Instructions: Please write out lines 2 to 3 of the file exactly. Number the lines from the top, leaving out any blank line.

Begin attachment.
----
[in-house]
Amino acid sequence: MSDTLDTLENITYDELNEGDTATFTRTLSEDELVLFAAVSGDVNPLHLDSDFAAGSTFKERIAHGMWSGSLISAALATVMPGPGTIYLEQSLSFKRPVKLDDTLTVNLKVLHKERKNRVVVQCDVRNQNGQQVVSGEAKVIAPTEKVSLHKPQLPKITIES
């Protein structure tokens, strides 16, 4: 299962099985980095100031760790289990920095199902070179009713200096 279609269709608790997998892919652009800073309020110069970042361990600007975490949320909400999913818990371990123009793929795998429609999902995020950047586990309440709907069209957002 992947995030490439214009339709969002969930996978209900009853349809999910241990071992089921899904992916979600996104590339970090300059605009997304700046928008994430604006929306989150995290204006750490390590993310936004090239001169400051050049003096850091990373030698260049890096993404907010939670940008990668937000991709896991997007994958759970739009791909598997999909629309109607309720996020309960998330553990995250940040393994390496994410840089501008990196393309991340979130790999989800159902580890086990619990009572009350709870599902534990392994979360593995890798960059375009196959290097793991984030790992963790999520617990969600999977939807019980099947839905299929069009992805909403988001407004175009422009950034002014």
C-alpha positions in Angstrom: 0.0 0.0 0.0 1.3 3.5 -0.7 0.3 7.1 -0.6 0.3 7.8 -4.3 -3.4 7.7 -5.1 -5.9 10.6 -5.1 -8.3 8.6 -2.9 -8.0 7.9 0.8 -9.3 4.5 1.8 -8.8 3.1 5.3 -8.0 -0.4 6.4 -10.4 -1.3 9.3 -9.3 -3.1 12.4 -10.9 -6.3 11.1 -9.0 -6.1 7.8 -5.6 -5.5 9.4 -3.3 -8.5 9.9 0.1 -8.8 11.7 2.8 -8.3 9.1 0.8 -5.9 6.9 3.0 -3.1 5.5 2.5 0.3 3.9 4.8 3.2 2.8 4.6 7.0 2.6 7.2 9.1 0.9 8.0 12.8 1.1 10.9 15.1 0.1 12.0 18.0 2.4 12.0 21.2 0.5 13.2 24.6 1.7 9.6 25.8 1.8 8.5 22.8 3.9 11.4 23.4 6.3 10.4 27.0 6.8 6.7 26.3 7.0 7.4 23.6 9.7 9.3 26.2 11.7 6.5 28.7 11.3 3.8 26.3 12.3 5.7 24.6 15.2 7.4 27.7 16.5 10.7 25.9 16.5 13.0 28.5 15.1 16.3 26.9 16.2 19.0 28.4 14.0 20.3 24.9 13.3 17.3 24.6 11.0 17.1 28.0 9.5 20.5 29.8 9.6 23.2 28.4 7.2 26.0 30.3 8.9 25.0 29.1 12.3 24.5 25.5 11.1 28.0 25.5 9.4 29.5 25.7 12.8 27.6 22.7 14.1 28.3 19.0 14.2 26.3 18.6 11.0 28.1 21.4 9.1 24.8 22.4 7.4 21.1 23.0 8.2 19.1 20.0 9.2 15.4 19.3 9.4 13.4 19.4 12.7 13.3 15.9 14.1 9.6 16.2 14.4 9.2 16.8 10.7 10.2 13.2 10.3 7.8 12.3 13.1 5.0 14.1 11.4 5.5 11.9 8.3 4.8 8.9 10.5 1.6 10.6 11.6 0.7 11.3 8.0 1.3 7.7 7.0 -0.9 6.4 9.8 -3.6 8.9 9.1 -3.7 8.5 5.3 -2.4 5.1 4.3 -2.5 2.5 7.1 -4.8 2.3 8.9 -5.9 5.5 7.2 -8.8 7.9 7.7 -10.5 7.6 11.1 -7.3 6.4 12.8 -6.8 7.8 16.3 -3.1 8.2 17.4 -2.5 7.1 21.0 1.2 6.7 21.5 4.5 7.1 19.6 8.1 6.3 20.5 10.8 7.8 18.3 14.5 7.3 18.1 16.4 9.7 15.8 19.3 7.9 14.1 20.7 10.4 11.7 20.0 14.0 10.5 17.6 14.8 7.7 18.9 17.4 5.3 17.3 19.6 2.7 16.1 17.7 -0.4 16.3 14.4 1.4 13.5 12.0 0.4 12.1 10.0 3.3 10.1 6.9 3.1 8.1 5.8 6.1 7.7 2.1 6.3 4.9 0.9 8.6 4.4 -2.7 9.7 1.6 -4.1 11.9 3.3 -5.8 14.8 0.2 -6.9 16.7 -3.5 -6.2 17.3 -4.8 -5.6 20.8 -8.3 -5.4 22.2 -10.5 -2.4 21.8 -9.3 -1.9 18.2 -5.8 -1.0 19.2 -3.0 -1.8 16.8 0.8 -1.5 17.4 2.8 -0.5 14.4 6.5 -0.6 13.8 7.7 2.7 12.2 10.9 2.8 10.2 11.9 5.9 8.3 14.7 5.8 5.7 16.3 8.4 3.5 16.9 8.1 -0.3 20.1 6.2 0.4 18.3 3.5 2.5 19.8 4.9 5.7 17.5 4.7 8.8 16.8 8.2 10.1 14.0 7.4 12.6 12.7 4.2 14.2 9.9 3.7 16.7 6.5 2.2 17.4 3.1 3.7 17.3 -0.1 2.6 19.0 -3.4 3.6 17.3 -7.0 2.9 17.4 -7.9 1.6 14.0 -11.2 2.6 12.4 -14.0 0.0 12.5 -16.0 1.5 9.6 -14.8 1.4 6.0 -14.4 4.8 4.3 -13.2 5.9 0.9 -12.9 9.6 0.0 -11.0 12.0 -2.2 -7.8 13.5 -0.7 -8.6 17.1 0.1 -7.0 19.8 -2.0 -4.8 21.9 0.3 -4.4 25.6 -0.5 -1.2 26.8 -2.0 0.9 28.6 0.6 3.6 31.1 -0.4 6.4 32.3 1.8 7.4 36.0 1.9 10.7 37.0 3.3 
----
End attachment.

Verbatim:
Amino acid sequence: MSDTLDTLENITYDELNEGDTATFTRTLSEDELVLFAAVSGDVNPLHLDSDFAAGSTFKERIAHGMWSGSLISAALATVMPGPGTIYLEQSLSFKRPVKLDDTLTVNLKVLHKERKNRVVVQCDVRNQNGQQVVSGEAKVIAPTEKVSLHKPQLPKITIES
């Protein structure tokens, strides 16, 4: 299962099985980095100031760790289990920095199902070179009713200096 279609269709608790997998892919652009800073309020110069970042361990600007975490949320909400999913818990371990123009793929795998429609999902995020950047586990309440709907069209957002 992947995030490439214009339709969002969930996978209900009853349809999910241990071992089921899904992916979600996104590339970090300059605009997304700046928008994430604006929306989150995290204006750490390590993310936004090239001169400051050049003096850091990373030698260049890096993404907010939670940008990668937000991709896991997007994958759970739009791909598997999909629309109607309720996020309960998330553990995250940040393994390496994410840089501008990196393309991340979130790999989800159902580890086990619990009572009350709870599902534990392994979360593995890798960059375009196959290097793991984030790992963790999520617990969600999977939807019980099947839905299929069009992805909403988001407004175009422009950034002014």